The Youth View Awards brouhaha

Wednesday, February 22, 2017

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Irish dramatist Bernard Shaw’s quote that "Youth is a wonderful thing. What a crime to waste it on children" — often rendered as "youth is wasted on the young" — is a sentiment that is more popular than we would like to think.


The greater truth may be that youth largely reflect the community and environment in which they are nurtured, and express that though frequently in extreme.


Last week’s presentation of the Youth View Awards (YVAs) has been generating much discussion about the values being promoted by the event, based mostly on the fact that convicted murderer Adidja Azim Palmer, better known as dancehall artiste Vybz Kartel, grabbed five awards from his eight nominations.


Vybz Kartel won the categories dancehall artiste of the year, male local artiste of the year, local chart-topping song of the year (Fever), hottest summer song (Fever), and best musical collaboration (Loodi featuring Shenseea). He has also done well in previous YVAs.


The argument against Kartel is that no one in prison for crimes against the society should enjoy the privileges and benefits offered by that society, including the right to be producing music commercially behind walls. That argument was also used against the artiste Siccature Alcock called "Jah Cure".


The organisers of the YVAs argue that the nominations are fan-based and the final winners reflect the choice of the youth who participate. They further contend that Kartel’s songs from prison are being played on most radio stations and his videos on television. The youth can hardly be blamed for selecting songs they are hearing and enjoying every day. The Broadcasting Commission, they say, should answer for that.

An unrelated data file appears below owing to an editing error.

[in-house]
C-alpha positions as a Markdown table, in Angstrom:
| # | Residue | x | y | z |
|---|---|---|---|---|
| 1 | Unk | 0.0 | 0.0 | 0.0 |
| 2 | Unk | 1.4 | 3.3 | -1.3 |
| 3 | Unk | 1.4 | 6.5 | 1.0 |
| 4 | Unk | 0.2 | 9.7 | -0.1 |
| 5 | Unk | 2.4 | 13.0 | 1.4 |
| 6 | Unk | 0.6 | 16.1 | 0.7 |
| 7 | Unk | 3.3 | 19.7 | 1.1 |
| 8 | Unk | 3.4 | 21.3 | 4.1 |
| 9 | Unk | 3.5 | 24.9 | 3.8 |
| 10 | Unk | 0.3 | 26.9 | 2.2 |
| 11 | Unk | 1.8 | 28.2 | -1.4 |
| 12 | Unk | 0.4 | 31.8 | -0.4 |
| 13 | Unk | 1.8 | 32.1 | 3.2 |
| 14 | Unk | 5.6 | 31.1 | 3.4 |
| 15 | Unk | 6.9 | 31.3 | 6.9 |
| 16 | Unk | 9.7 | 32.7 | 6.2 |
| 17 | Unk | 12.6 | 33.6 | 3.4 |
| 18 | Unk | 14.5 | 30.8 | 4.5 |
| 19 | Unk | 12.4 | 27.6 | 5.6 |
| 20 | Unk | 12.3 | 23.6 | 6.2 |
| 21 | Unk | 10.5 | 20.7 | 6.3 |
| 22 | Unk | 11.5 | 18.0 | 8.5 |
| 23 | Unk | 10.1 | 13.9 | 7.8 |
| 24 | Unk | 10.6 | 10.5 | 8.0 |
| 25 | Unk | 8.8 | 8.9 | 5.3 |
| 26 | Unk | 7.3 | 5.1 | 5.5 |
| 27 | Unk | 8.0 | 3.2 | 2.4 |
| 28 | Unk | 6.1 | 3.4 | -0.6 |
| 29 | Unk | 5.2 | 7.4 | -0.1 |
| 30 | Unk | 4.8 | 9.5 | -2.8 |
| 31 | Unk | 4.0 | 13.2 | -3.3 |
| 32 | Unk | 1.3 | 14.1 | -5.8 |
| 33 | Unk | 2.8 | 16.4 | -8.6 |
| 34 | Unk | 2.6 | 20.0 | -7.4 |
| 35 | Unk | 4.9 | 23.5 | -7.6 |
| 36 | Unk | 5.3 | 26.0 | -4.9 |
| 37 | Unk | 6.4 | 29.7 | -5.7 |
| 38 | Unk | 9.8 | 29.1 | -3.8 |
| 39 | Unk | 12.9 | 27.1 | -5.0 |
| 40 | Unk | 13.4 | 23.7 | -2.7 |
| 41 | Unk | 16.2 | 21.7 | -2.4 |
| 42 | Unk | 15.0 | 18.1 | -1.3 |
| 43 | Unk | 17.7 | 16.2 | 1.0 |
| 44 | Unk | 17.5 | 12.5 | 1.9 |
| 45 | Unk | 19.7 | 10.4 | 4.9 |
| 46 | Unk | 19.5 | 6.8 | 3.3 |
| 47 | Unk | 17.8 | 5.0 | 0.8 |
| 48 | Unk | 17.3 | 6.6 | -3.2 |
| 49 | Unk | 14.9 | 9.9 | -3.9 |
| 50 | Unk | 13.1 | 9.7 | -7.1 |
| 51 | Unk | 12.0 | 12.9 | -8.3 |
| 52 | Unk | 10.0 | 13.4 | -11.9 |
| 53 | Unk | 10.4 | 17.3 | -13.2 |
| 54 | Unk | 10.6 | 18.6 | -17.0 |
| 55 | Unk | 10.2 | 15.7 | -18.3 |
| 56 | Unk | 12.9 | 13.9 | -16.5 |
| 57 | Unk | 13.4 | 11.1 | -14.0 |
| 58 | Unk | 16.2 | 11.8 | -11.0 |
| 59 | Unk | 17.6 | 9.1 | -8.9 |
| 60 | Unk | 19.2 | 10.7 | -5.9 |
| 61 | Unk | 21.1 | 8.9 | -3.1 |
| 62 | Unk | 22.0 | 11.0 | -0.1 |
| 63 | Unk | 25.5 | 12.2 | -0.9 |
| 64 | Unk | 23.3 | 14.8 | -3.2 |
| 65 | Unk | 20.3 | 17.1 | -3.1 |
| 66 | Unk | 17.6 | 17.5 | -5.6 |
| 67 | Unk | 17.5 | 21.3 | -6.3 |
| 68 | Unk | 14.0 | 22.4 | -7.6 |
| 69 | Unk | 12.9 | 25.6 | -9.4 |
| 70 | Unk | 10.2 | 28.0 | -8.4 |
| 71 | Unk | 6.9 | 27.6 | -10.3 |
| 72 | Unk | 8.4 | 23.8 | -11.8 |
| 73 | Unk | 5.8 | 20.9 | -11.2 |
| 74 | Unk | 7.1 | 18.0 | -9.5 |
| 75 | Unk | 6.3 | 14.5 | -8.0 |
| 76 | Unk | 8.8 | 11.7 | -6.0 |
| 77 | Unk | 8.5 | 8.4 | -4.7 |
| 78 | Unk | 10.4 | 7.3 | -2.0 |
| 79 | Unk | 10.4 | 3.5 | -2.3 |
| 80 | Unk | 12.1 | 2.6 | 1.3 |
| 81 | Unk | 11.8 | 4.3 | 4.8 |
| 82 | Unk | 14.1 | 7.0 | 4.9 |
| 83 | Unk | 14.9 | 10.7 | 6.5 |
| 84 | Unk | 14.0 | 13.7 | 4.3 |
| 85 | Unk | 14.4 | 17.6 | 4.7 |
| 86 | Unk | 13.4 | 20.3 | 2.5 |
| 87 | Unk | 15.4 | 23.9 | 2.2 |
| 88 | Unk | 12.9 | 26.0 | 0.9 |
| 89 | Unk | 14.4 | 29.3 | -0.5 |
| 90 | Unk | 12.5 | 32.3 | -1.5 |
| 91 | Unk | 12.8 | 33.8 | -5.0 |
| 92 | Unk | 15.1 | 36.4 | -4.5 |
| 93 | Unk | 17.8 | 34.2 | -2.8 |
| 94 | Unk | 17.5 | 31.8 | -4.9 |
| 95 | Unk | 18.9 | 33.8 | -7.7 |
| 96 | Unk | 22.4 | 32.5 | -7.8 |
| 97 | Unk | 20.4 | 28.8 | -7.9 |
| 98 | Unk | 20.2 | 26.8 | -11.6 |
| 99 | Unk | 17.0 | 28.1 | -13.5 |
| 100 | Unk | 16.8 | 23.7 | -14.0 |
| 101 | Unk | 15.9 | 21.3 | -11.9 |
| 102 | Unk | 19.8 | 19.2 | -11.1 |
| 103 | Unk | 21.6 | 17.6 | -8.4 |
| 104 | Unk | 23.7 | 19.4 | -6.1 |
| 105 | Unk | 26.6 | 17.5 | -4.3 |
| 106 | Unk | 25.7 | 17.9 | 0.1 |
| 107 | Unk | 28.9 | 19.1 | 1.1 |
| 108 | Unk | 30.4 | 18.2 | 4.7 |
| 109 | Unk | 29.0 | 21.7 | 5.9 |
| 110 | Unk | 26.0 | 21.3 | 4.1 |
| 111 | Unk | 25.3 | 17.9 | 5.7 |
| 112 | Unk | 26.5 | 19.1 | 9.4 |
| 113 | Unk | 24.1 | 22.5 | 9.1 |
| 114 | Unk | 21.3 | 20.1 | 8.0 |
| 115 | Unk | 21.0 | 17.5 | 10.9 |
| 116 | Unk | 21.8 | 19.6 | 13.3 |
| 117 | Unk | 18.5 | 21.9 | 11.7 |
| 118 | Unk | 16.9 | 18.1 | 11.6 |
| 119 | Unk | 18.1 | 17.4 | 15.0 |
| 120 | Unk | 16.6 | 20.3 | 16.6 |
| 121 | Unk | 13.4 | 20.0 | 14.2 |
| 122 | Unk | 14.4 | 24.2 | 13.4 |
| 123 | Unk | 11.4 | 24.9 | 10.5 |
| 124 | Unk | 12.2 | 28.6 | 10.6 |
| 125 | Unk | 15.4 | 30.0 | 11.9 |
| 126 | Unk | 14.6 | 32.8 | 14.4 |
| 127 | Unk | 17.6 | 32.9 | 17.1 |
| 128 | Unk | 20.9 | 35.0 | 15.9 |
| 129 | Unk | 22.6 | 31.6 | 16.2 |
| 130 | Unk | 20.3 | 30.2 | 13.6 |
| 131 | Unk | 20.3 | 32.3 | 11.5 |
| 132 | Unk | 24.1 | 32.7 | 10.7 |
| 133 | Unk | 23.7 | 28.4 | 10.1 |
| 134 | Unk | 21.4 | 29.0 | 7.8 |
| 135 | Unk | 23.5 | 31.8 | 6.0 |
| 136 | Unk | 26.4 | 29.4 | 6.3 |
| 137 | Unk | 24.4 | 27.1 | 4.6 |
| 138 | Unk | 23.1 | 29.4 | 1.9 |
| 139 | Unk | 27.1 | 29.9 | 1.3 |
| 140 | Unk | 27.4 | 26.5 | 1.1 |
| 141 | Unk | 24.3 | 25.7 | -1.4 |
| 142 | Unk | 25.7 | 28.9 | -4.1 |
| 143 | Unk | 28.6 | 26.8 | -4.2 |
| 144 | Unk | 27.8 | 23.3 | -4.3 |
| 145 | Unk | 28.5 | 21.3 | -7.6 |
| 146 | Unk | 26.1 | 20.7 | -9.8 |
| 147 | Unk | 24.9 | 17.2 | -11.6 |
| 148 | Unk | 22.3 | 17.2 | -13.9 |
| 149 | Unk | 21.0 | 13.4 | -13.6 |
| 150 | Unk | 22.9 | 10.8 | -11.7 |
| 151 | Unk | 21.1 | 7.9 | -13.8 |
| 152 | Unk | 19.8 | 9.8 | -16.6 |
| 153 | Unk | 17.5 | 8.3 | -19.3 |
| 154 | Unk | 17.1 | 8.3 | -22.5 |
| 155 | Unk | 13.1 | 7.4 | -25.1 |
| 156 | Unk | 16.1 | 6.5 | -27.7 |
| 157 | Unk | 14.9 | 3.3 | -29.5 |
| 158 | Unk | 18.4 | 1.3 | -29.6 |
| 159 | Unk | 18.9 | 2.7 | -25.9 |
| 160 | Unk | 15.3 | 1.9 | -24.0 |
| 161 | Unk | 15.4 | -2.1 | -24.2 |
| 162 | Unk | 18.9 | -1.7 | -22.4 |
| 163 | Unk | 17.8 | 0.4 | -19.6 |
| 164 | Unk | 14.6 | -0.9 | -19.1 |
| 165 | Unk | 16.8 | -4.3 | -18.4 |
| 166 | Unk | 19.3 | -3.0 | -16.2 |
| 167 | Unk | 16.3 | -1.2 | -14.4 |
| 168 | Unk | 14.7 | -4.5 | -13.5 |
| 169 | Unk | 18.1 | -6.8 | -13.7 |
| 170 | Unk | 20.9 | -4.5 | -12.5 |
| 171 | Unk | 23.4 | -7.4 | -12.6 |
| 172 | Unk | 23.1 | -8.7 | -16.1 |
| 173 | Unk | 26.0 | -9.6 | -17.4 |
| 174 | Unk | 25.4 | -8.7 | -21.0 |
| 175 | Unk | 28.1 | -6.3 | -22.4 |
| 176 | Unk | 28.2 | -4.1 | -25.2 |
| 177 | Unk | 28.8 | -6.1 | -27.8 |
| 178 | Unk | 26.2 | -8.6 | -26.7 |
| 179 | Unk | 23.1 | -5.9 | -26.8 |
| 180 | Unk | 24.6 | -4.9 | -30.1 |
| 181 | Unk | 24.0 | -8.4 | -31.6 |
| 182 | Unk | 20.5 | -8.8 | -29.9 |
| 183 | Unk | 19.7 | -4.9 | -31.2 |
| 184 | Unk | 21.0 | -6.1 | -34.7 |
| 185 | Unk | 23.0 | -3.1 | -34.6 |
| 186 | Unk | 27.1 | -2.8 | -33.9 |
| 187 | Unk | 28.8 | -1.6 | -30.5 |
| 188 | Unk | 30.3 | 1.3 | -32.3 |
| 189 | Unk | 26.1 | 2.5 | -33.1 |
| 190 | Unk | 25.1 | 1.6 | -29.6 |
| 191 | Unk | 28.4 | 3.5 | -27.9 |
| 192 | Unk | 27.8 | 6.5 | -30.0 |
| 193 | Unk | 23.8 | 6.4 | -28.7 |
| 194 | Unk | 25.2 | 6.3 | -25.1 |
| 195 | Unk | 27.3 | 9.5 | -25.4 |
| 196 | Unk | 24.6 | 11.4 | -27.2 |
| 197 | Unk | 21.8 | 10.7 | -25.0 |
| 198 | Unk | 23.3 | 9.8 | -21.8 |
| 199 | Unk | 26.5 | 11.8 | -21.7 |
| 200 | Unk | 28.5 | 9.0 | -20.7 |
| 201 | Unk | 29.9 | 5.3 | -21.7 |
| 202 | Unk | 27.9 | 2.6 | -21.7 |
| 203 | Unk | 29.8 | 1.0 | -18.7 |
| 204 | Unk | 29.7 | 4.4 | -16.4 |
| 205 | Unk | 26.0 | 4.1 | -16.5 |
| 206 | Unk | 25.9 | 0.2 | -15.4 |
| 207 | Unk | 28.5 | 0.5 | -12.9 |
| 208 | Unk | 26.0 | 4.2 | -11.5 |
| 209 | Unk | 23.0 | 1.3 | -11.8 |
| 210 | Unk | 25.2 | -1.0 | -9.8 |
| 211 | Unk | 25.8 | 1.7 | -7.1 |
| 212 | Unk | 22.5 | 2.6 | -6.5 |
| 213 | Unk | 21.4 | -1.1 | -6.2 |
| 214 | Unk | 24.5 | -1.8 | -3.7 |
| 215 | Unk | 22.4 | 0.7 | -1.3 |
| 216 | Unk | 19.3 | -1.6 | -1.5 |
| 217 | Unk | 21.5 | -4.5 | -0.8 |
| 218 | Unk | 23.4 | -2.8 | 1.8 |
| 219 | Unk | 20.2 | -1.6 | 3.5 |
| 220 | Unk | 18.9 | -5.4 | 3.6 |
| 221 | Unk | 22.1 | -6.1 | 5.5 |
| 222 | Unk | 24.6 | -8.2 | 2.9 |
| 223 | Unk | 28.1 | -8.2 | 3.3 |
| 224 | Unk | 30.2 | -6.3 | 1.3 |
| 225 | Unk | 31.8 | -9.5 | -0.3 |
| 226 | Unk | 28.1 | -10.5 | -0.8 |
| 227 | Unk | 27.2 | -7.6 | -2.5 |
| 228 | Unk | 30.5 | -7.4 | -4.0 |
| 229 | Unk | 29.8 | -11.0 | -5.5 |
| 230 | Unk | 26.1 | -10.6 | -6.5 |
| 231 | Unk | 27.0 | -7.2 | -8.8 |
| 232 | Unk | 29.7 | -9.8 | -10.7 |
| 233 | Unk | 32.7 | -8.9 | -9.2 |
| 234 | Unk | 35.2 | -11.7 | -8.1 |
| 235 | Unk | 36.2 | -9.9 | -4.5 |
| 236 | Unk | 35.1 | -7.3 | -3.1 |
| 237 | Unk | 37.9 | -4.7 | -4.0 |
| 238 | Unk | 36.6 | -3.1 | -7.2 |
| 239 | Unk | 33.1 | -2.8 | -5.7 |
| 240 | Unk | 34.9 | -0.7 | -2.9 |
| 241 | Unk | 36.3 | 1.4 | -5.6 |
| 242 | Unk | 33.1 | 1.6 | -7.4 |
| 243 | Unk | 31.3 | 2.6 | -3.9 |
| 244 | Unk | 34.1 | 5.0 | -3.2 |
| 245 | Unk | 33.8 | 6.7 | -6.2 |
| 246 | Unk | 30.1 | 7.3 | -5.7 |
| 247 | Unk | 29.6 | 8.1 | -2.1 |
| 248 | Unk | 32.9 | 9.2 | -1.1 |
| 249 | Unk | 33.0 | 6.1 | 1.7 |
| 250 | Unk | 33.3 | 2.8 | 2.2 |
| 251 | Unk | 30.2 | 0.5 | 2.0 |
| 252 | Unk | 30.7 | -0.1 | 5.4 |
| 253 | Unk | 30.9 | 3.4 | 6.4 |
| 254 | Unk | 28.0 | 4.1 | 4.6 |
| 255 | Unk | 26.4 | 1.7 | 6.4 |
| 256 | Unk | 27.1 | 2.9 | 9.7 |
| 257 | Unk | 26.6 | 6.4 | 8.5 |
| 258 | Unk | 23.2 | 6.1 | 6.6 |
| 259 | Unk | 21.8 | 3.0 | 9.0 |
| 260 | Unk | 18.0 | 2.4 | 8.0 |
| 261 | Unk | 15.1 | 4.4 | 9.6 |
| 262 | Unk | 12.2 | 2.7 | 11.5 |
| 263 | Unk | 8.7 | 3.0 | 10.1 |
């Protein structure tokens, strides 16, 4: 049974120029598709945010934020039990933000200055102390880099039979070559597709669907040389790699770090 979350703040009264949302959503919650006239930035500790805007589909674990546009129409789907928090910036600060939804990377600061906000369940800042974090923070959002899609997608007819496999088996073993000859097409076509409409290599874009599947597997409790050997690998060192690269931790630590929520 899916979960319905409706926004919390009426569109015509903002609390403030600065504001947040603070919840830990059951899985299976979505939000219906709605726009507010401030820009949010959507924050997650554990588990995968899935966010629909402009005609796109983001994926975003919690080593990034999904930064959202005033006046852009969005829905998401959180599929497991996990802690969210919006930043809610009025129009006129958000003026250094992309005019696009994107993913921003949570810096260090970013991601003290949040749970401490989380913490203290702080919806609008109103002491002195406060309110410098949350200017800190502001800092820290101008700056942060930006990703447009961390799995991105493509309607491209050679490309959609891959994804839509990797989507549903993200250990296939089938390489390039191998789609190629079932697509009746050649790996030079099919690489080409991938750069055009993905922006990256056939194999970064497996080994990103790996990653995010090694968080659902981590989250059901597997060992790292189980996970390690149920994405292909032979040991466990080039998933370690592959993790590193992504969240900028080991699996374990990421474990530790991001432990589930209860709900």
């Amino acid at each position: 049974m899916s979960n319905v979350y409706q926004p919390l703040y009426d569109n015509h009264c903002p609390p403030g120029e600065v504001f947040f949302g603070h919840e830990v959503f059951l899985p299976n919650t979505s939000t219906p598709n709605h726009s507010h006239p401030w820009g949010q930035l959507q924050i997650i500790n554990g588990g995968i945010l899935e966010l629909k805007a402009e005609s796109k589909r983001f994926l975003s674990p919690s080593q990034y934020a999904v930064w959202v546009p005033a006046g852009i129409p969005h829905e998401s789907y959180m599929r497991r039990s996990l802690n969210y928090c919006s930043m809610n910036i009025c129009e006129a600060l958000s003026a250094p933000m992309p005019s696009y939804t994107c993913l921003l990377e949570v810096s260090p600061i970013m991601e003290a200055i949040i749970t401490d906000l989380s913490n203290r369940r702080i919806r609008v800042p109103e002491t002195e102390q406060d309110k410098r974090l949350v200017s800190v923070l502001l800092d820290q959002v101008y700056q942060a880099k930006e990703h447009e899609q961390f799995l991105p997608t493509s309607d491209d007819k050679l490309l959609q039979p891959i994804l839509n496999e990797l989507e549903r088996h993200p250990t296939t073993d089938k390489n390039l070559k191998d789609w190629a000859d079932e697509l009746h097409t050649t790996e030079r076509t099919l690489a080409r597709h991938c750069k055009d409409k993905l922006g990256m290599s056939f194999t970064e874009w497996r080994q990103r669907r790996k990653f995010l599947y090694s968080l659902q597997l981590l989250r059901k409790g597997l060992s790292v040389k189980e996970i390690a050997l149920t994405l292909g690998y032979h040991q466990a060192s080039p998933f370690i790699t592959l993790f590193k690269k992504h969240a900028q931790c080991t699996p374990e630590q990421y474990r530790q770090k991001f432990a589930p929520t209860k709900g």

We find it difficult to argue with that view from the organisers. The problem is much bigger than the YVAs and is something that the society, as a whole, needs to tackle as such.


Social activists have always believed that rehabilitation should go hand in hand with incarceration to assist in returning prison inmates productively to society and thereby reduce the incidence of repeat offenders. Over the years, many projects have been started in the prisons, including furniture-making, agricultural production, educational programmes, and the like.


One of the more well-known success stories out of the rehabilitation thrust of the 1970s, under then Justice Minister and Attorney General, the late Carl Rattray, is the dub poet Oko Onuora, born Orlando Wong, who was once allowed out of prison to perform his poems at the Tom Redcam Library, now the Kingston and St Andrew Parish Library.


The question that we should wrestle with, in respect of the YVAs, is whether rehabilitation should go as far as allowing an artiste to conduct commercial business from prison. And, if that is to be allowed, who should be the beneficiaries, and what should the returns be used for?


To the correctional services we suggest the returns be used to establish a more comprehensive rehabilitation programme across the penal system.


Killing up ourselves over what decisions young people are making will not resolve the problem. In our democracy, young people are entitled to their opinions, whether we think they are valid or not.


After all, only the young can enjoy youth.

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